03 March 2016


I’m scared of hell about this fact
I think I’m starting to LIKE Donald Trump.  
Not only that, I’m becoming more and more comfortable with the idea of a President Trump.  

If you’ve read to this point and decided not to unfriend me from Facebook-land, then hear me out for a second.

I fell in love with Bernie Sanders in the late 2000’s, years prior to this present election cycle.  

The issues that emerged with Sanders on my eye were a broad form of economic populism based on a broad dissatisfaction at the long-term economic trends of the past 40 years.  The middle-class of the United States of America has long been extracted – whether or not its people or its leaders choose to admit this.  Unchecked global arbitrages among labor safeguards, environmental standards, safety standards have sustained a “race to the bottom” among multinational companies and the nations’ leaders throughout the world that empower them in order to keep rich and happy its fickle citizenry.  I was raised in Appalachia, where I witnessed through all 18 years of my childhood the steady decay of the factories, the businesses, and the communities that powered the Ohio Valley.  It was simply cheaper to produce steel in China, because its government ran the steel companies there, allowing them to absorb losses from selling under cost and to skirt Chinese safety/environmental oversight, specifically in order to displace American companies out of the steel market.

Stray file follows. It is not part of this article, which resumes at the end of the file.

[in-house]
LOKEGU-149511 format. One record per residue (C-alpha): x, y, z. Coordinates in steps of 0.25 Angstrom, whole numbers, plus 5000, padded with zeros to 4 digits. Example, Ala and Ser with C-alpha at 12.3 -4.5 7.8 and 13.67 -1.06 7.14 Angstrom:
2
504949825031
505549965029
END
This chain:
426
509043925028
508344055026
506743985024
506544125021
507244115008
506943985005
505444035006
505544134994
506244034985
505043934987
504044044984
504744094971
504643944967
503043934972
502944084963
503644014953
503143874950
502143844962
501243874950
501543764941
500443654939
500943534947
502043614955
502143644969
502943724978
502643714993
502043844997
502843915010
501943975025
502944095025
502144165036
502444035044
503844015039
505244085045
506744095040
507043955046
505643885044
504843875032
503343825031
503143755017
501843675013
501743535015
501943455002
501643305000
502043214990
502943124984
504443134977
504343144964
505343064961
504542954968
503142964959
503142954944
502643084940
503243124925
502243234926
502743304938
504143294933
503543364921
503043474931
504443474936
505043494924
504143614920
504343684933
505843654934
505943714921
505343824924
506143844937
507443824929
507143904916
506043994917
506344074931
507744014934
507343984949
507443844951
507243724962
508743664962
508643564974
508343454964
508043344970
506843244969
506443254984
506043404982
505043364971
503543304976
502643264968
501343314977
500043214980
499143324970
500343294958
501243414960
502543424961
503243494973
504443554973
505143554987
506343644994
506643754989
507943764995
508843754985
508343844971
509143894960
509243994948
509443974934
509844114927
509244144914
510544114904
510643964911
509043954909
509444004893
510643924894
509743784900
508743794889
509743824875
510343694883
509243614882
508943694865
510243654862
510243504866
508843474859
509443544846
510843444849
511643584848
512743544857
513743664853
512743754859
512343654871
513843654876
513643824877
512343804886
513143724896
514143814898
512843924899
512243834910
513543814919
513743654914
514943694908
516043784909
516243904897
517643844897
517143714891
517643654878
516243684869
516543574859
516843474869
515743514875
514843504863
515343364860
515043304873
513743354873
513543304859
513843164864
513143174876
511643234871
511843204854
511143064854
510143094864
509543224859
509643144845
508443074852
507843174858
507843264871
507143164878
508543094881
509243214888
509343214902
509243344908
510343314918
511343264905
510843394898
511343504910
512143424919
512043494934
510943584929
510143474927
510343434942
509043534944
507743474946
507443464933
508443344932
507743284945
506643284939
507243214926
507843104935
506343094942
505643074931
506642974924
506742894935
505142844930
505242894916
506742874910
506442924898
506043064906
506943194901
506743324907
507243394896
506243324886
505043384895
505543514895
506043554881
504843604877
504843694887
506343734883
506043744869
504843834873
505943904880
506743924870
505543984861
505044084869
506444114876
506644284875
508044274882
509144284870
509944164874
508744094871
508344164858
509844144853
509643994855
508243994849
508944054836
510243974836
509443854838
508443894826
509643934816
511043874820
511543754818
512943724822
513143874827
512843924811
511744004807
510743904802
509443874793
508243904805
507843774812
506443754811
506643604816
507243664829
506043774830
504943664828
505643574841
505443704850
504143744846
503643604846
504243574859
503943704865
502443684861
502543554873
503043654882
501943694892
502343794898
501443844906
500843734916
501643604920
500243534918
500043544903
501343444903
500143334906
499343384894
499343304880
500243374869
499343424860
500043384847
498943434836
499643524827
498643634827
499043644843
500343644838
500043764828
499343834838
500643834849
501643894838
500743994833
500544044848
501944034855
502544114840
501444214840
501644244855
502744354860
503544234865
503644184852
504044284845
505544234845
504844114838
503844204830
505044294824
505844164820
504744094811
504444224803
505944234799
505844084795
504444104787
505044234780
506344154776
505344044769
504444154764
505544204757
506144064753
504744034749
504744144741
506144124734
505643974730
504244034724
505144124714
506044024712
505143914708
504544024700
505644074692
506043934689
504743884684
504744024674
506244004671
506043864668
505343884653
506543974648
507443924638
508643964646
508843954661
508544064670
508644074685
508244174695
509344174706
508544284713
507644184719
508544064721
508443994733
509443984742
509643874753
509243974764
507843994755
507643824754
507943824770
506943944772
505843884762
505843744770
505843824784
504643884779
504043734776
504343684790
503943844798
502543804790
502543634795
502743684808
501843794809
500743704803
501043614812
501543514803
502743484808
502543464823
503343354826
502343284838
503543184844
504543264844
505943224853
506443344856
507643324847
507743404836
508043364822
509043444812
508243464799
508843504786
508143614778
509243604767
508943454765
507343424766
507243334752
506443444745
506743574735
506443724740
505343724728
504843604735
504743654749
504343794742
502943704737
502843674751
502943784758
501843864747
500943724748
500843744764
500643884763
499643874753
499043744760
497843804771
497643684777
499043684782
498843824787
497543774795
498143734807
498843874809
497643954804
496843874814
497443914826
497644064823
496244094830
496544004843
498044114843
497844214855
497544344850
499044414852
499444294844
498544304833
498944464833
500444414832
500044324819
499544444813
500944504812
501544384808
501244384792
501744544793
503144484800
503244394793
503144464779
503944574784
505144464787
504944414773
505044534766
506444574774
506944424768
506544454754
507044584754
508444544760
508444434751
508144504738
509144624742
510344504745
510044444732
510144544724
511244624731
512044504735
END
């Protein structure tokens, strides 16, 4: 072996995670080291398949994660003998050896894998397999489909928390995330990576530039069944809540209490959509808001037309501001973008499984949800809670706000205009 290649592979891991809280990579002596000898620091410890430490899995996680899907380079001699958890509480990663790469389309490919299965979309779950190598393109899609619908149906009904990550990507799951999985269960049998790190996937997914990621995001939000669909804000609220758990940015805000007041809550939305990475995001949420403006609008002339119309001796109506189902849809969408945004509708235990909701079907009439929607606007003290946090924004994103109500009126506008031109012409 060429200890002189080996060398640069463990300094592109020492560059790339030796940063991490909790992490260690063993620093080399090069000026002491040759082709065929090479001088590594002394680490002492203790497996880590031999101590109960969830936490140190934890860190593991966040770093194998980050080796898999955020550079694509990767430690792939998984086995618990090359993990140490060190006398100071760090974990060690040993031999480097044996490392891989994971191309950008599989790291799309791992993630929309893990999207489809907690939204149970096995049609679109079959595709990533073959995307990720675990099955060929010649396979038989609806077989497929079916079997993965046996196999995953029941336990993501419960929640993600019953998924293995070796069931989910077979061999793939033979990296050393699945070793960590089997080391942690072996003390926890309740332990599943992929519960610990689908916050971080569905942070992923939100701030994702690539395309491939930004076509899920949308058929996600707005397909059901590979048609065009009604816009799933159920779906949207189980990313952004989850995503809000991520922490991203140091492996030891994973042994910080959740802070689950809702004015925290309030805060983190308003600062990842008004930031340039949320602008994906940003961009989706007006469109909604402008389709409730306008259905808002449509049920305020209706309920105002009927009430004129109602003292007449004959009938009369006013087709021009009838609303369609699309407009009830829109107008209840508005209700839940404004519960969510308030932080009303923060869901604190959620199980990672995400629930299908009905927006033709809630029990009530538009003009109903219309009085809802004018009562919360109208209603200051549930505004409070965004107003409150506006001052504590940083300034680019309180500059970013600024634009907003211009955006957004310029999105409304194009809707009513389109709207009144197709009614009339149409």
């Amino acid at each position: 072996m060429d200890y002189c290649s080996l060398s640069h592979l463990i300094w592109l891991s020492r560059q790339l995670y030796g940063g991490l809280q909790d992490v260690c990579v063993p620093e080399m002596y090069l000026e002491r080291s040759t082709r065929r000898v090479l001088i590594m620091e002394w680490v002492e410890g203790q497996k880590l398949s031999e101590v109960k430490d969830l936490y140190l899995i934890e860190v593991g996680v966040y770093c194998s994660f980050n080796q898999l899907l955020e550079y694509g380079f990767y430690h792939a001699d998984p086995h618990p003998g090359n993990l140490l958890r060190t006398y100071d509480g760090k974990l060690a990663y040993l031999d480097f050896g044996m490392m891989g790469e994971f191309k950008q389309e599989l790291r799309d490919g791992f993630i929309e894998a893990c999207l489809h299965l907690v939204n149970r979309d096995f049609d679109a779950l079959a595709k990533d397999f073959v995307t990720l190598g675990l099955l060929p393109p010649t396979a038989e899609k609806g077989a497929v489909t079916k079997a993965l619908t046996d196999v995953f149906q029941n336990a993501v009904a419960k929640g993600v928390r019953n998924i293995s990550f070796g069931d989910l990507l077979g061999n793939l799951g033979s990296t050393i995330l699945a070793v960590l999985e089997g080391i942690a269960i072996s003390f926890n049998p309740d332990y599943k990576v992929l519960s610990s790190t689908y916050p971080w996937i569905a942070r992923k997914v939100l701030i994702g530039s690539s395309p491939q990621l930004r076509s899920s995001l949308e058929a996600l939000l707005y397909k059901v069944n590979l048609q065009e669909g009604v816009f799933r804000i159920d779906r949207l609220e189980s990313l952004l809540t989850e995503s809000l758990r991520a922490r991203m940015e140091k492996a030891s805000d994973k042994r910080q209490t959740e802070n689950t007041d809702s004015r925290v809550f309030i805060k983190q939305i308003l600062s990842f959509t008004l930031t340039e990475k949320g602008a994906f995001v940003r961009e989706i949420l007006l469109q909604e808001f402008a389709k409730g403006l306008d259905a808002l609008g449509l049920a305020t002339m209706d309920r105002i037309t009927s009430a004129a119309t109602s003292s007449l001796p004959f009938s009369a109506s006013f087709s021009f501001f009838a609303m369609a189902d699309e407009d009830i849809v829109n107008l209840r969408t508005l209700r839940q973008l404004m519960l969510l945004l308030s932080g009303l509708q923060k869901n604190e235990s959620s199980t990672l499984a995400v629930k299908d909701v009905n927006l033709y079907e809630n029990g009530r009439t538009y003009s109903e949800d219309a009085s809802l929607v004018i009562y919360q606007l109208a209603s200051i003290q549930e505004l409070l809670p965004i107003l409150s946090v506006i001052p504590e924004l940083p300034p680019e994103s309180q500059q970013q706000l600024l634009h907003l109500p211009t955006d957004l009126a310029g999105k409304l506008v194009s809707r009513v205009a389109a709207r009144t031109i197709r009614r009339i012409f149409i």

Instead of understanding this dissatisfaction and addressing it, our nation’s leaders (i.e. Hillary, Bush) insist on continuing a neoliberal agenda of global interconnectivity through unchecked free trade with hostile nations and entanglement of our resources into foreign conflicts. 

Meanwhile, in the absence of any viable economic/diplomatic solution to address this longstanding issue of chronic job losses among “blue-collar” communities, Trump has managed to turn this broad economic populism into a robust scorched-earth anti-immigrant campaign.

The distinction between Bernie and Trump is this: who do we blame?  Multi-national corporations or immigrants?  The choice is clear.  

Hillary (and her husband Bill) have both abstained from this problem; instead, she will use the race and demographics game to engineer her electoral victory.  It is doubtful that she will depart from the economic advisers (including her husband) and the foreign policy cohorts that have been the architect of this 40-year philosophy.  Her campaign strategy against Trump completely ignores these longstanding economic headwinds, and she has apparently decided instead to focus on lampooning Trump’s character.  Based on what I’ve seen in this primary so far, that seems a risky bet for this country.

What emerges from the Trump campaign is a story of safeguarding America.  We do need to safeguard America.  The question that will be critical in this election – when it comes to Trump vs Bernie – is to who to safeguard it against – corporate greed or immigrants.

Immigrants drive the modern US economy. Hope guides us towards tackling the impotence of our political system by addressing the outsize influence of corporate money in American politics. That is why Bernie Sanders is really the man who best epitomizes how to persist as the Greatest Nation on Earth throughout the 21st Century.

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